So he arrived this evening, and we had a very pleasant night out, eating, drinking, and chatting. Chie joined us for the first part, in the area around where we live, where we went for a quick first drink at a bar near the station, then dinner and more drinks in an izakaya next door. After that Chie headed home, whilst me and the boss headed into Shinjuku, for more drinks and to allow me to demonstrate my karaoke prowess (I don't think he was that impressed!). We stayed out until about 3AM, then rounded off the evening back at the flat with a whisky and cheese session (both of which were fantastic).
It felt so natural to be back socialising with one of my former colleagues that it occurred to me I might not really have left that company yet, in my mind at least. Maybe I never will. It was always a very special atmosphere at that place, and I met a lot of great people there, many of whom I'm still in touch with. That environment has undoubtably had a significant role in shaping who I am today, not just in the context of my job, but also outside of the office.
As I've said a couple of times now - you can take the guy out of Softel, but you can't take the Softel out of the guy.
- [Thursday 11th May]
After two late nights (and entertaining can be surprisingly hard work) I was absolutely knackered. I was really busy at the office, and despite wanting a very relaxing evening, couldn't really get away until about 8pm. So by the time I got back home I barely had the energy to do anything - made a very simple dinner and set about trying to get up to date with neglected housework and stuff on the computer. Nothing much to report really, I was just very, very tired!
- Entertaining Again
- [Wednesday 10th May]
Same sort of thing as the previous thing - I'm not entirely sure how I got signed up for it, but tonight again I was on entertainment duty for our visiting colleagues, albeit this time a slightly different group. As it was entirely up to me to plan the evening, we went on a tour of the only area I know well - Ikebukuro. We started off with nibbles at Rohlan, then went for a main course at Great India, and finished off with a wee dram at Quercus Bar. It's hard to say for sure if these places really suited my guests for the evening, but at least we didn't have to endure lots of aimless wandering as we tried to choose somewhere to go. Well, I did my best.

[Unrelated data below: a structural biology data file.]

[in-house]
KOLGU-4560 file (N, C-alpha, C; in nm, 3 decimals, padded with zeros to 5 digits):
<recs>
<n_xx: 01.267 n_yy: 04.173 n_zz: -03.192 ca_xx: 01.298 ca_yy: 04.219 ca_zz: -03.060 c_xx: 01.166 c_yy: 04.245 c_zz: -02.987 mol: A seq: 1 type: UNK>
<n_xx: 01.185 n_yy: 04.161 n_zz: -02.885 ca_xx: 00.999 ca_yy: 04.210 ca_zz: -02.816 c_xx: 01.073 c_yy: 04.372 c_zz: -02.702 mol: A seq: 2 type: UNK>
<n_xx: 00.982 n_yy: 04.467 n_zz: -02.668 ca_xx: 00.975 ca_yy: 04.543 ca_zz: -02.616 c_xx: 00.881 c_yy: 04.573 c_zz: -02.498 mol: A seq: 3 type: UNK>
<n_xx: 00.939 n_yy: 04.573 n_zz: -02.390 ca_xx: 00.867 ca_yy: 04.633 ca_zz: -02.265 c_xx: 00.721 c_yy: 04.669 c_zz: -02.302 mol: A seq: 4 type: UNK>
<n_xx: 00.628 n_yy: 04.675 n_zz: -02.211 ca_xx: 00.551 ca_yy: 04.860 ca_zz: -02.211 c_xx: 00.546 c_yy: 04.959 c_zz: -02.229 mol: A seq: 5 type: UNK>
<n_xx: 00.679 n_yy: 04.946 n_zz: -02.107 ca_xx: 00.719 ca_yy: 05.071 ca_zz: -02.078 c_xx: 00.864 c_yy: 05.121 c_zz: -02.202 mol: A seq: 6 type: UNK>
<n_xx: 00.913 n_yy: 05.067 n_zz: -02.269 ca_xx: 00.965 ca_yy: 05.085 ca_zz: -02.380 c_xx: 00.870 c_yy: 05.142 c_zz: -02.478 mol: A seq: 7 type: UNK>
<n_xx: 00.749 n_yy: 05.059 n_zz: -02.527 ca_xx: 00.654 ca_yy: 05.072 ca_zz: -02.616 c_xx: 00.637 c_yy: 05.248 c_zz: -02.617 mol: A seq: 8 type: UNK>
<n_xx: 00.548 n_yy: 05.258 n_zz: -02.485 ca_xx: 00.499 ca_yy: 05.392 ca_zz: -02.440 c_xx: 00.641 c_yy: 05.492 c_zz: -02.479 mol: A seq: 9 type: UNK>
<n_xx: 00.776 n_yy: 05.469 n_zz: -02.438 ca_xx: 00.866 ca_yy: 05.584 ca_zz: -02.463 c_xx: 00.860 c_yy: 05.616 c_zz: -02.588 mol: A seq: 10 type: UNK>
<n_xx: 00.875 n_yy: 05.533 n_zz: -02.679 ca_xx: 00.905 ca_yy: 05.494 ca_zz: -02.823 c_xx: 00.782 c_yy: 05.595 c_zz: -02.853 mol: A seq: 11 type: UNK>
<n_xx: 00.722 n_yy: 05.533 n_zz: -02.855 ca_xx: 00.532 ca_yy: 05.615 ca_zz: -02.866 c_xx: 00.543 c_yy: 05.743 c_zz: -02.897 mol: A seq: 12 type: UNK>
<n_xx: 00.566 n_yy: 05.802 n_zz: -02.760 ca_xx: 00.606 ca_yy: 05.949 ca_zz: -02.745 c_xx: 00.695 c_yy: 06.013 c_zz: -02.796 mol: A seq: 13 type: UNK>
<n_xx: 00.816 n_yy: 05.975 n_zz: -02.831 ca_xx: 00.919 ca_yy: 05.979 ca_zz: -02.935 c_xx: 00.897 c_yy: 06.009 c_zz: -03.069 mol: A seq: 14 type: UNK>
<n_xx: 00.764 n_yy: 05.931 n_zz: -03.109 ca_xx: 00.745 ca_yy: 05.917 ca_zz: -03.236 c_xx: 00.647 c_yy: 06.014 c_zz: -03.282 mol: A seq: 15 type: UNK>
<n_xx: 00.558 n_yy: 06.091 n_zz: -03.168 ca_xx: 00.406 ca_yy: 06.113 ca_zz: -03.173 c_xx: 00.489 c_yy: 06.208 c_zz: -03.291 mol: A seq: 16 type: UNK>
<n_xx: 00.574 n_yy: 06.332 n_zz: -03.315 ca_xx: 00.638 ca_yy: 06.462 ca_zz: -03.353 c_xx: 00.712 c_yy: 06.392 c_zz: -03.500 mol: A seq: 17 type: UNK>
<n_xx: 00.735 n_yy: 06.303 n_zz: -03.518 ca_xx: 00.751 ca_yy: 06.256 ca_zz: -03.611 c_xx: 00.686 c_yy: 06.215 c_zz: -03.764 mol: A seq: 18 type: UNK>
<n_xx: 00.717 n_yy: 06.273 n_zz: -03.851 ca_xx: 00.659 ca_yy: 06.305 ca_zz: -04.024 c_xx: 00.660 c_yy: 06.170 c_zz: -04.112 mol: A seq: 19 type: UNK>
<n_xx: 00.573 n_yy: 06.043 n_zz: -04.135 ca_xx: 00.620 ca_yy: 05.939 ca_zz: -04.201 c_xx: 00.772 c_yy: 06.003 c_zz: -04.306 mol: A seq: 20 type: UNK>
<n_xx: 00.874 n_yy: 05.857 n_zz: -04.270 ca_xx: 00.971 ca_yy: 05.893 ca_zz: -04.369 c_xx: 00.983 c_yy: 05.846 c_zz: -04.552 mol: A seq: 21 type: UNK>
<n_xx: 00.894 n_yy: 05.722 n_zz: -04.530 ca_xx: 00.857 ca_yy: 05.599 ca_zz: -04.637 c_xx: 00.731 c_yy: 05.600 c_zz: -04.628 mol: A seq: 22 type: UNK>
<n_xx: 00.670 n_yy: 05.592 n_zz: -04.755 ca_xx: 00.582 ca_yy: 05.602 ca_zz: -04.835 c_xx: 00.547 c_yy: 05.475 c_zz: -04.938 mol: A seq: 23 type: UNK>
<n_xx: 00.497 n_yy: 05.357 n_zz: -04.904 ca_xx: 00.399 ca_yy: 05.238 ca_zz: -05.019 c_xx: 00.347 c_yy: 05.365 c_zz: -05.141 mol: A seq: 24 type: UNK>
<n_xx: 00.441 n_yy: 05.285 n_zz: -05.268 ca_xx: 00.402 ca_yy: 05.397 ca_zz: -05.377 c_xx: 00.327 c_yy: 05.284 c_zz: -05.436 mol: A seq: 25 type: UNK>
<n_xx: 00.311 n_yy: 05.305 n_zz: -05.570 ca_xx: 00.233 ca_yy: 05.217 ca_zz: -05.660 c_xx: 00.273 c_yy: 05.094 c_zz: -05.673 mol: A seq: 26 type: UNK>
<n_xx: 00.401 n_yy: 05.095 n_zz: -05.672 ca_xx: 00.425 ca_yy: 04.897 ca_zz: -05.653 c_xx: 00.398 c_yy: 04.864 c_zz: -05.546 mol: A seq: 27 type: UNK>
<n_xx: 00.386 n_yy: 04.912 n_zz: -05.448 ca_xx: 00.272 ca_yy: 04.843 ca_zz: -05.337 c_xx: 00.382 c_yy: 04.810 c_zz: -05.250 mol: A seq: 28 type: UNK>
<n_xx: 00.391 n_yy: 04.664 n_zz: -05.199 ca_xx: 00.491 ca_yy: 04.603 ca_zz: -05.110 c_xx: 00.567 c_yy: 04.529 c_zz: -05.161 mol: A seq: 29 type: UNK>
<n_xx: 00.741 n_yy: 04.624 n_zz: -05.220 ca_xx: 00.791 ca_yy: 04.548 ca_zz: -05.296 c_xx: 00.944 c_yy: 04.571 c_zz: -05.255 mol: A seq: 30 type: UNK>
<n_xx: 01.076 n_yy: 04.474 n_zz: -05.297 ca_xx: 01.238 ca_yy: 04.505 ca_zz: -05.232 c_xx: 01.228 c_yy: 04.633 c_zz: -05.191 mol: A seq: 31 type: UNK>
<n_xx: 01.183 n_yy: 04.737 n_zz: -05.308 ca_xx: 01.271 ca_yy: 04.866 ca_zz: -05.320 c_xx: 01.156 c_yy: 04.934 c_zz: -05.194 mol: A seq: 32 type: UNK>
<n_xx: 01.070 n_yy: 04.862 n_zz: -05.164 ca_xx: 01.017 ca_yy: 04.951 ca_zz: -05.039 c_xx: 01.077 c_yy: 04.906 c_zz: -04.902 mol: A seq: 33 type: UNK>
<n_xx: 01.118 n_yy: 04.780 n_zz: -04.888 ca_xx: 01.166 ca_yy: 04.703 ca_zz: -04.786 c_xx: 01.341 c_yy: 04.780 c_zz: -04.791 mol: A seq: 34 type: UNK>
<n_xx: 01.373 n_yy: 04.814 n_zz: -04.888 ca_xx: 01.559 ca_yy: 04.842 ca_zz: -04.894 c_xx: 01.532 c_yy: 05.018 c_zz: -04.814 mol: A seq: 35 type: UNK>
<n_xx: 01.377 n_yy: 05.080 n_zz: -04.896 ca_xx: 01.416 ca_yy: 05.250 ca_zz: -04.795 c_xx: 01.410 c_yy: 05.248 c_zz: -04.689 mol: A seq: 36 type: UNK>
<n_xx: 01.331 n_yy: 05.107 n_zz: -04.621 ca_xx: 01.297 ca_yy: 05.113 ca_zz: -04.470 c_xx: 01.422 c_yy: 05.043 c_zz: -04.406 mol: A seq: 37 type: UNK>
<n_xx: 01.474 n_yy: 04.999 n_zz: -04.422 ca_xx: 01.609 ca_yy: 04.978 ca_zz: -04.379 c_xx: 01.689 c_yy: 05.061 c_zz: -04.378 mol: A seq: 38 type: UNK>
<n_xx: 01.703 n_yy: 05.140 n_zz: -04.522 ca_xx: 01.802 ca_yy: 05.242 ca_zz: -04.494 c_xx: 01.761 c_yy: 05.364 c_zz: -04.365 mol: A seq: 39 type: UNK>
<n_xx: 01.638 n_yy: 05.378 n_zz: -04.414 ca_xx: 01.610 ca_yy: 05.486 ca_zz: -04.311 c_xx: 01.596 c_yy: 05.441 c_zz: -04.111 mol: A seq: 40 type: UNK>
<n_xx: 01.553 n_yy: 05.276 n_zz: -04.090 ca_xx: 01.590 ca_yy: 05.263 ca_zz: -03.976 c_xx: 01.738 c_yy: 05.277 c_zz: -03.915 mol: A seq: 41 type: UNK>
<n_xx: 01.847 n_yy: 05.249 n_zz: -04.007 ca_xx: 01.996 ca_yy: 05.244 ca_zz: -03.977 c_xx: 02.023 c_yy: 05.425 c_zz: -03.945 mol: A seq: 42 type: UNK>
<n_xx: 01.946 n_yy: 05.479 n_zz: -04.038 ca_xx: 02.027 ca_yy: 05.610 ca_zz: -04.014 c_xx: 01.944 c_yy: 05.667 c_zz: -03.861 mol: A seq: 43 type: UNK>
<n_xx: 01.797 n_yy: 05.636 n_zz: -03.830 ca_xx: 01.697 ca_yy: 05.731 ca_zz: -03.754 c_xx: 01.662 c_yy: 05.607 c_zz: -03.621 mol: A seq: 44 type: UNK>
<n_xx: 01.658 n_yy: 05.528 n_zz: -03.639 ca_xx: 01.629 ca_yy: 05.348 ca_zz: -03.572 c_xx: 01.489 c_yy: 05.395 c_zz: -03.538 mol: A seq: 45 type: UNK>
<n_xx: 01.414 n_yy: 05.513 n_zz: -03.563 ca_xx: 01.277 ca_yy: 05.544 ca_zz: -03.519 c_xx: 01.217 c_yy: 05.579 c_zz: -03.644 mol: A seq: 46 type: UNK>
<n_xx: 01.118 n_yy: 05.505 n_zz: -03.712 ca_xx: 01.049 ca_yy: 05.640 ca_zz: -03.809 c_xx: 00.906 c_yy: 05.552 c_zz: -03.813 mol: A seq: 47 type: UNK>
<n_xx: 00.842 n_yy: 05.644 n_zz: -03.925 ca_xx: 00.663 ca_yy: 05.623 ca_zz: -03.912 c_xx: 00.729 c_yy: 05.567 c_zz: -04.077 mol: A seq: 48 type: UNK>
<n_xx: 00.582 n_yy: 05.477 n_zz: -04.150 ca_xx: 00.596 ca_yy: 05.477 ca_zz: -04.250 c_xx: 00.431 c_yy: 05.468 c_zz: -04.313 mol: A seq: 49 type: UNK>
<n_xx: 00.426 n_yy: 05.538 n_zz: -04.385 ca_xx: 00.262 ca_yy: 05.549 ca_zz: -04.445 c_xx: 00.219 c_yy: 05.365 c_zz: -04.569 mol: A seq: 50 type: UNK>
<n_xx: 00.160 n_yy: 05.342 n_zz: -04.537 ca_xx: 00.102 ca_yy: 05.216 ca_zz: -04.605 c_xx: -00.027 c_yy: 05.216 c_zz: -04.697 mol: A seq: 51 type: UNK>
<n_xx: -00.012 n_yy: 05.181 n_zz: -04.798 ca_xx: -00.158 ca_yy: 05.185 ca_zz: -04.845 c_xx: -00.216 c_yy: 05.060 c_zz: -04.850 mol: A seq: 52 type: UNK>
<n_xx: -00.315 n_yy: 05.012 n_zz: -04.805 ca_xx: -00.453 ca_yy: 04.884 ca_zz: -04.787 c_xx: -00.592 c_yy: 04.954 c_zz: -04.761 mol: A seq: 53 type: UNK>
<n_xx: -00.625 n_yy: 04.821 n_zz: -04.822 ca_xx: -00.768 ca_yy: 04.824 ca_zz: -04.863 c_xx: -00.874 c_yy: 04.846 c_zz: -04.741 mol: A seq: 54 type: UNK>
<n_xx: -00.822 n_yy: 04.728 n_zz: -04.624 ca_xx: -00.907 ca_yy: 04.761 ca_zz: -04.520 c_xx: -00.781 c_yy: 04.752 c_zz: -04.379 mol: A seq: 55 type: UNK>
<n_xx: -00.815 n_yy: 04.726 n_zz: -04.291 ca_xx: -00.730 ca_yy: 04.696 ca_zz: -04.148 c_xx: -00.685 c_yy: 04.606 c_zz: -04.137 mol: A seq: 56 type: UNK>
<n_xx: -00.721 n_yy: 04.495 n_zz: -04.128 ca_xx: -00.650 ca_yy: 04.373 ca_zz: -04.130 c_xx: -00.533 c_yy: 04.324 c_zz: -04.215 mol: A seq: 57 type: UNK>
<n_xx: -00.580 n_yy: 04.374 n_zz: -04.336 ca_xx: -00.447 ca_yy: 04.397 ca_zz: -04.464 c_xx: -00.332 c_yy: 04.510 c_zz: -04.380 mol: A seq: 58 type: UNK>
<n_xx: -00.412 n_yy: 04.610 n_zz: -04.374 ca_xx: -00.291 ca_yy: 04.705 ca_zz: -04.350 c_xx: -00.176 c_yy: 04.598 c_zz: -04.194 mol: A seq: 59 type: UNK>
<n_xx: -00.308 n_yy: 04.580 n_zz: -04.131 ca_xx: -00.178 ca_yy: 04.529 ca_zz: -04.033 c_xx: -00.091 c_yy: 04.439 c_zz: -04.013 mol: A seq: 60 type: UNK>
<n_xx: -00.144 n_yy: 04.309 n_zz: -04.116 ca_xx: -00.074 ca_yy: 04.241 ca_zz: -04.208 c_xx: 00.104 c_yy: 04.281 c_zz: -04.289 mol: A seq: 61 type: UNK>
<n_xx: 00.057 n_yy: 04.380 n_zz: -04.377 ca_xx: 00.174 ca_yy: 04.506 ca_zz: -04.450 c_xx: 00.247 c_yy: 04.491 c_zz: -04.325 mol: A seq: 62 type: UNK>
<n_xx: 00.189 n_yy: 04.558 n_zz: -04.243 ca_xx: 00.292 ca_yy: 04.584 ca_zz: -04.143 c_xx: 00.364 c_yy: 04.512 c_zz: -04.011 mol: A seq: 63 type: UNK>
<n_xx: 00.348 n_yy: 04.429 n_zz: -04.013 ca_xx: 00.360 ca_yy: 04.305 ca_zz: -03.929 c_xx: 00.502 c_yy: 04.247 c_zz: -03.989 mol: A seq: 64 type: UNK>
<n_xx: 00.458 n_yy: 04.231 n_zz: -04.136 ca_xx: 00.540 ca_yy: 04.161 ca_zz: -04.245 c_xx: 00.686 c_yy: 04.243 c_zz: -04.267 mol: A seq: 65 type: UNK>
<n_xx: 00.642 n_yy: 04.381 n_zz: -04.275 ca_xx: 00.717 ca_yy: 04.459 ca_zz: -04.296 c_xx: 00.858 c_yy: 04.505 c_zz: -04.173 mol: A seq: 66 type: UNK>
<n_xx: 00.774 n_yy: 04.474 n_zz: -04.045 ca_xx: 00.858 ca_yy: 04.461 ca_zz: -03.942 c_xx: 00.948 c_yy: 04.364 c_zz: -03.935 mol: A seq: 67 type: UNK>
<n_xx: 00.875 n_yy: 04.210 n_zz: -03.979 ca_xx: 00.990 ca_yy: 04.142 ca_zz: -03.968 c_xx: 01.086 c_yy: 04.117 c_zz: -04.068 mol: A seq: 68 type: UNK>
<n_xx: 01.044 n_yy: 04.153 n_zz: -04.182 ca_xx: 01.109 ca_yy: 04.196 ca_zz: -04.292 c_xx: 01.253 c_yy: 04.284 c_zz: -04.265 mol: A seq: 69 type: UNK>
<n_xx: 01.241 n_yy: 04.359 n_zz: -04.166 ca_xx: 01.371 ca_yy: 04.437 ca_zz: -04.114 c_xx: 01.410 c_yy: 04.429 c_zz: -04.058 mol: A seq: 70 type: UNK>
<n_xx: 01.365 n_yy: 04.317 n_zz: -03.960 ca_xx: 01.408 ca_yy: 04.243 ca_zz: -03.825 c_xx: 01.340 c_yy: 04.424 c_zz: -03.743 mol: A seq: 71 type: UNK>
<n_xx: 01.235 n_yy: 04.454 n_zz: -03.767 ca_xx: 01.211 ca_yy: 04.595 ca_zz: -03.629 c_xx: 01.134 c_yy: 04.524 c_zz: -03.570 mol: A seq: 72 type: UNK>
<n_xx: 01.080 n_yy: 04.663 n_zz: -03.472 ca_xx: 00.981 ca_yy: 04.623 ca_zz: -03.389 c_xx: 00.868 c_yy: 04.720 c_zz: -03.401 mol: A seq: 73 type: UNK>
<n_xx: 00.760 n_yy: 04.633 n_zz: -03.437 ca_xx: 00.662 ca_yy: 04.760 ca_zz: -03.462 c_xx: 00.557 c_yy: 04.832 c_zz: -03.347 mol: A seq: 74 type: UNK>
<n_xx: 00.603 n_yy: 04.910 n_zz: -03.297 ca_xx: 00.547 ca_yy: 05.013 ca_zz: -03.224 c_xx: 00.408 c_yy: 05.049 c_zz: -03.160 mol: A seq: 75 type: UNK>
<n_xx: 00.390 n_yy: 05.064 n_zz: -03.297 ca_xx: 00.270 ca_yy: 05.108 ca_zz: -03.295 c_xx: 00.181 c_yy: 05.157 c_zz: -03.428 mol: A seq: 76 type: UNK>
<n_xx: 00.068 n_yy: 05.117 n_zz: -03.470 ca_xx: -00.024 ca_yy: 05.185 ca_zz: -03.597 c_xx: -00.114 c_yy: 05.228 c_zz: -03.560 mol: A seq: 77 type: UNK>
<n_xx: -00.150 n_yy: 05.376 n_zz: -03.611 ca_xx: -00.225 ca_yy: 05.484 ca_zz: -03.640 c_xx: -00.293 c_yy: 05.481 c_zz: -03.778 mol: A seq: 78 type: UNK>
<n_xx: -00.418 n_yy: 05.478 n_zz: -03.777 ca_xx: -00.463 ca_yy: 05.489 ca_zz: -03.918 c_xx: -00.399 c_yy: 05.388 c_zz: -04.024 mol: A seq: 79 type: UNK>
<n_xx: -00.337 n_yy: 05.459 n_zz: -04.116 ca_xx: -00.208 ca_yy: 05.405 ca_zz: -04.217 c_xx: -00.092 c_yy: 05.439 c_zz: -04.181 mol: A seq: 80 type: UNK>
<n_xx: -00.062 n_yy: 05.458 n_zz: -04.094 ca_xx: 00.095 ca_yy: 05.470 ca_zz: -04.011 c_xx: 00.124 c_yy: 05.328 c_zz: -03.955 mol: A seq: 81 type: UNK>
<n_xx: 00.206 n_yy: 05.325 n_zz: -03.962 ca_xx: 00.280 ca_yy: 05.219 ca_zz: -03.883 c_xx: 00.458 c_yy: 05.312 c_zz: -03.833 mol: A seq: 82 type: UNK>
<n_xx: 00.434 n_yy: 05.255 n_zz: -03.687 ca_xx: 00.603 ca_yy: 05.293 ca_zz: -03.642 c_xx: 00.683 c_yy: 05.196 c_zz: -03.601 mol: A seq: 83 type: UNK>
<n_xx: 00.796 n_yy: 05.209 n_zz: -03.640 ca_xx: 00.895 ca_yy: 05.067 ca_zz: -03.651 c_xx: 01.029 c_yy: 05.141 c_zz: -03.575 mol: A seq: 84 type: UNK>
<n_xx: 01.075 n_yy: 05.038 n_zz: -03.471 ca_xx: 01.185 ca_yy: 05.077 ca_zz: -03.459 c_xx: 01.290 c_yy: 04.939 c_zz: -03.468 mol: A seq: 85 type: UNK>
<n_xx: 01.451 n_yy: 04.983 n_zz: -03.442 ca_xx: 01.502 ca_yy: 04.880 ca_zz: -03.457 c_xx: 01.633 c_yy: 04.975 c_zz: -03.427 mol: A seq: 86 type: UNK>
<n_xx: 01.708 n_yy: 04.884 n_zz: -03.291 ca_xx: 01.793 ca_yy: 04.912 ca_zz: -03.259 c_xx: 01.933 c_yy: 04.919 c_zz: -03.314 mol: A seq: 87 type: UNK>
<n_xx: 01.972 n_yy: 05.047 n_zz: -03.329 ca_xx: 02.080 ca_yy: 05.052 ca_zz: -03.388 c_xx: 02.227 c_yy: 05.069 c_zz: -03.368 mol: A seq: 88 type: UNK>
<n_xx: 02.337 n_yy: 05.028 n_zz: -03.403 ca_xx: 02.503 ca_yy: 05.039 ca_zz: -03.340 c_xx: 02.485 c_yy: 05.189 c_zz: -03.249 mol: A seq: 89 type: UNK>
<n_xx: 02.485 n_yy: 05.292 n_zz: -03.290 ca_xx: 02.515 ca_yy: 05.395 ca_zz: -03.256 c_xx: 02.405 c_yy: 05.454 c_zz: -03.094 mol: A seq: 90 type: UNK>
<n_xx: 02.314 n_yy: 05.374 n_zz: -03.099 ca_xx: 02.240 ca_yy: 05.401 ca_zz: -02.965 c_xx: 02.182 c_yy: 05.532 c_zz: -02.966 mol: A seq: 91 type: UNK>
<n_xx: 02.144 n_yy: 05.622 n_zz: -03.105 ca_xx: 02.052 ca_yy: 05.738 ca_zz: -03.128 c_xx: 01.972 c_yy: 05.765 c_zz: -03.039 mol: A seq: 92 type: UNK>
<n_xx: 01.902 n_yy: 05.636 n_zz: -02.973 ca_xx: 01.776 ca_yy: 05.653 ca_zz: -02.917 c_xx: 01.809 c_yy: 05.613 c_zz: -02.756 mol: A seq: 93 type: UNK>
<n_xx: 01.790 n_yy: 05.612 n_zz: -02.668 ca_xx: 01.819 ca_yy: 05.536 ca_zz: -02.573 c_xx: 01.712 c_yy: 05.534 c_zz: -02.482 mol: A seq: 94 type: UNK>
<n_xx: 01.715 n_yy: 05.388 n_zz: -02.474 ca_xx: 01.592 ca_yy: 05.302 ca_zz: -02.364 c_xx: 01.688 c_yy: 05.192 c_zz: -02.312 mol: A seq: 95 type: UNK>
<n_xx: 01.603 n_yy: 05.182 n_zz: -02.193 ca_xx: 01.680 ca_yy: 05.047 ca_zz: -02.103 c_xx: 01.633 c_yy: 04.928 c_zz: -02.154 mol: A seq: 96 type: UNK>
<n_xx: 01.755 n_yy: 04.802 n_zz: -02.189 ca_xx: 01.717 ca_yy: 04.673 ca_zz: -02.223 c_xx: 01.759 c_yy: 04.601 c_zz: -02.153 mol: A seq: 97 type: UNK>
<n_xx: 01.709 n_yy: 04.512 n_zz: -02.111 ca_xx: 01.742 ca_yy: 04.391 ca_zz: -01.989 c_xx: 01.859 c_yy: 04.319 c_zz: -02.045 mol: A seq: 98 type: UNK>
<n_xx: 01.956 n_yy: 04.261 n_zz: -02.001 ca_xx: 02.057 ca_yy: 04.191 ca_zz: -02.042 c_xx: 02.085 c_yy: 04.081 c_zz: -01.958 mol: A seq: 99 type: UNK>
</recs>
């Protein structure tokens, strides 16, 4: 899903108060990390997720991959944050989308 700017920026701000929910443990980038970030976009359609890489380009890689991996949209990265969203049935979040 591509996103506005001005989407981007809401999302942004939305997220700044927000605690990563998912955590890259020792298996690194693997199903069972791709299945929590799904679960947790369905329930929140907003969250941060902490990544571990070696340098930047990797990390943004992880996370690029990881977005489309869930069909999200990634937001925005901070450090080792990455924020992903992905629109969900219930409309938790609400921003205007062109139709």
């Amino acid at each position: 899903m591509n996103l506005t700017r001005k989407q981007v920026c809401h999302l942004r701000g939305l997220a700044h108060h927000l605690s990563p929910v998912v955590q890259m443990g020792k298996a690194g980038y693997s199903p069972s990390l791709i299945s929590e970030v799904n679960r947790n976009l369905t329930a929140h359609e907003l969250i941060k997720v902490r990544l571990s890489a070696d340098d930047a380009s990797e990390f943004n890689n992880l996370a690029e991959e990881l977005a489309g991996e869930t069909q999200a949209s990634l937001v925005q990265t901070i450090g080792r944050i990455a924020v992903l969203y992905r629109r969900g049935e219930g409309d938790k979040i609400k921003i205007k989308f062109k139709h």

- [Tuesday 9th May]
A couple of guys were over from our US office, and in the evening it fell upon me to go out and entertain them. We started off the evening with a bite to eat at a place near where I work, and then headed into Shinjuku after that. It turned into a very late night somehow or other, and by the time I got home it was well into the wee small hours of the morning.
- A Very Sad Day
- [Monday 8th May]
I heard some very sad news today, a friend from my previous company had passed away after a long illness. He was a lovely guy and he will be sorely missed by everyone who ever knew him.
I am never sure if a blog is an appropriate place to talk about this sort of thing, so I'm really sorry if this upsets anyone. At the same time, to write about today as though nothing had happened would also seem wrong.
- Back to Tokyo
- [Sunday 7th May]
Today was the last day of Golden Week, and therefore also our last day in Hiroshima. After having a late lunch with Chie's parents, we headed over to Hiroshima station, did a spot of shopping, and then got on the Shinkansen back to Tokyo around 5. The four hour journey was pretty uneventful, a good book helped to pass the time.
- [Saturday May 6th]
Spent the day with members of Chie's wider family in Hiroshima. Nothing much to report.
- [Friday May 5th]
Spent the daytime in Miyajima. Started off in the morning, and paid a quick visit to Chie's aunt, uncle and cousins. Whilst there we also met the newest addition to the family - baby Hana who was only a couple of months old.
After that we headed over to the beach for a bit of a laze around, and then in the afternoon went for a walk part way up the mountain. It was hot, but not too hot so as to be unbearable, and we made sure to take plenty of fluids... So in the end it was a very nice stroll.
Headed back towards the end of the afternoon, and had dinner back at Chie's parents house. Chie made okonomiyaki for me - another thing which is becoming a tradition whenever we visit Hiroshima.